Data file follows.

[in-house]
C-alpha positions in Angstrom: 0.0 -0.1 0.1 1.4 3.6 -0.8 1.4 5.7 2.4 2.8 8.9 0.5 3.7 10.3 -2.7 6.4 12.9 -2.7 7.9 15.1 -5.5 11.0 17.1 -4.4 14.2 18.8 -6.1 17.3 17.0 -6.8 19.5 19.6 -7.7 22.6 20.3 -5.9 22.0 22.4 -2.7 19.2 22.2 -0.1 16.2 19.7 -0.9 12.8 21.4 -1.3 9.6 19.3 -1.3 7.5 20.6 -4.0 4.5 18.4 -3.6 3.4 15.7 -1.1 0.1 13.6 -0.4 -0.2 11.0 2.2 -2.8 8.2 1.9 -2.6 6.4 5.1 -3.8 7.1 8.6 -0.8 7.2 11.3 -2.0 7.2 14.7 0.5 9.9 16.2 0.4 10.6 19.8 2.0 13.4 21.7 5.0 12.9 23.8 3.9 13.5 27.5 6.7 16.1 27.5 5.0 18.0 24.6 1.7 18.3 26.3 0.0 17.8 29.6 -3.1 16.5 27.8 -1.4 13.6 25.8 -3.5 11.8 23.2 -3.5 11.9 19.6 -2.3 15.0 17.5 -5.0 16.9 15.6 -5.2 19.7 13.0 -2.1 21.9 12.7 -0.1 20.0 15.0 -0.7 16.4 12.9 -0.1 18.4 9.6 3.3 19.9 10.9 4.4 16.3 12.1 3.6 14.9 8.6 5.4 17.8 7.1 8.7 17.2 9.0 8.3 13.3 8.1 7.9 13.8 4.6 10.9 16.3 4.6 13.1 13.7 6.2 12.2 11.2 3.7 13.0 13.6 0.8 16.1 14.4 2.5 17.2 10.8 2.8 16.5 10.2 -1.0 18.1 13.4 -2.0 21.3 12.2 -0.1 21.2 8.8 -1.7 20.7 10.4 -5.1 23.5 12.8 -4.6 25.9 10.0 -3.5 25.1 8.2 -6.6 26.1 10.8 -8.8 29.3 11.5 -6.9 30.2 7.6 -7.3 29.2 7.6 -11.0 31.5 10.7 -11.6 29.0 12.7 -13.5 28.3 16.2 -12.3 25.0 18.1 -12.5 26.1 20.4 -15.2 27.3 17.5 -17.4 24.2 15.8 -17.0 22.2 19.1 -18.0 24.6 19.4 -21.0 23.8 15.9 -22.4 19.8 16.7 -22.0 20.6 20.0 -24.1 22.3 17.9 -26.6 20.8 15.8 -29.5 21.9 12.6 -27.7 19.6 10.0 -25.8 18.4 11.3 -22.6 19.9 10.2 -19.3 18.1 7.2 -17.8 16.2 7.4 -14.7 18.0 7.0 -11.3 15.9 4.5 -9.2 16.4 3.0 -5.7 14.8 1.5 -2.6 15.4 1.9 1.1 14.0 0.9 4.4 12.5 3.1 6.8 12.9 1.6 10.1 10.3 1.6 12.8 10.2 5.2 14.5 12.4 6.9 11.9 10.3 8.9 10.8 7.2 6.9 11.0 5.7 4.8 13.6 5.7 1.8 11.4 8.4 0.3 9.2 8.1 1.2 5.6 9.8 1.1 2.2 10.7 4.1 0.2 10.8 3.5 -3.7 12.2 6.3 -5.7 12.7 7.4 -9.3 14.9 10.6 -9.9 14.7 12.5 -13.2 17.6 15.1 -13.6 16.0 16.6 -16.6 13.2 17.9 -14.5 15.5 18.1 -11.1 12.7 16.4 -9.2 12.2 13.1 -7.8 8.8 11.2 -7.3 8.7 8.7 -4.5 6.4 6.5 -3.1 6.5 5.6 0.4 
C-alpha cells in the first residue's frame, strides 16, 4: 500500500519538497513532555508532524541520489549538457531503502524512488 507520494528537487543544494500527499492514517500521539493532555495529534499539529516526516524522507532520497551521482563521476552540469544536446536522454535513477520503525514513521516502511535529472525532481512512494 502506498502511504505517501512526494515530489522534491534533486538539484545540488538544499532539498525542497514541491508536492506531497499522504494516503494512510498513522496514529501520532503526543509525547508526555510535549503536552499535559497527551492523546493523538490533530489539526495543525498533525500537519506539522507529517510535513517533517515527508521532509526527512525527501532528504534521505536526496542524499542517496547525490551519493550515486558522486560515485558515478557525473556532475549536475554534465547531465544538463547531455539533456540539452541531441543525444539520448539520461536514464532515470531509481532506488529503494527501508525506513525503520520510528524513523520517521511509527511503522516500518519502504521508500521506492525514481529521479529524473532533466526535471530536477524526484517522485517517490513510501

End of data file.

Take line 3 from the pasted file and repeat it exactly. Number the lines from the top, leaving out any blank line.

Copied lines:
C-alpha cells in the first residue's frame, strides 16, 4: 500500500519538497513532555508532524541520489549538457531503502524512488 507520494528537487543544494500527499492514517500521539493532555495529534499539529516526516524522507532520497551521482563521476552540469544536446536522454535513477520503525514513521516502511535529472525532481512512494 502506498502511504505517501512526494515530489522534491534533486538539484545540488538544499532539498525542497514541491508536492506531497499522504494516503494512510498513522496514529501520532503526543509525547508526555510535549503536552499535559497527551492523546493523538490533530489539526495543525498533525500537519506539522507529517510535513517533517515527508521532509526527512525527501532528504534521505536526496542524499542517496547525490551519493550515486558522486560515485558515478557525473556532475549536475554534465547531465544538463547531455539533456540539452541531441543525444539520448539520461536514464532515470531509481532506488529503494527501508525506513525503520520510528524513523520517521511509527511503522516500518519502504521508500521506492525514481529521479529524473532533466526535471530536477524526484517522485517517490513510501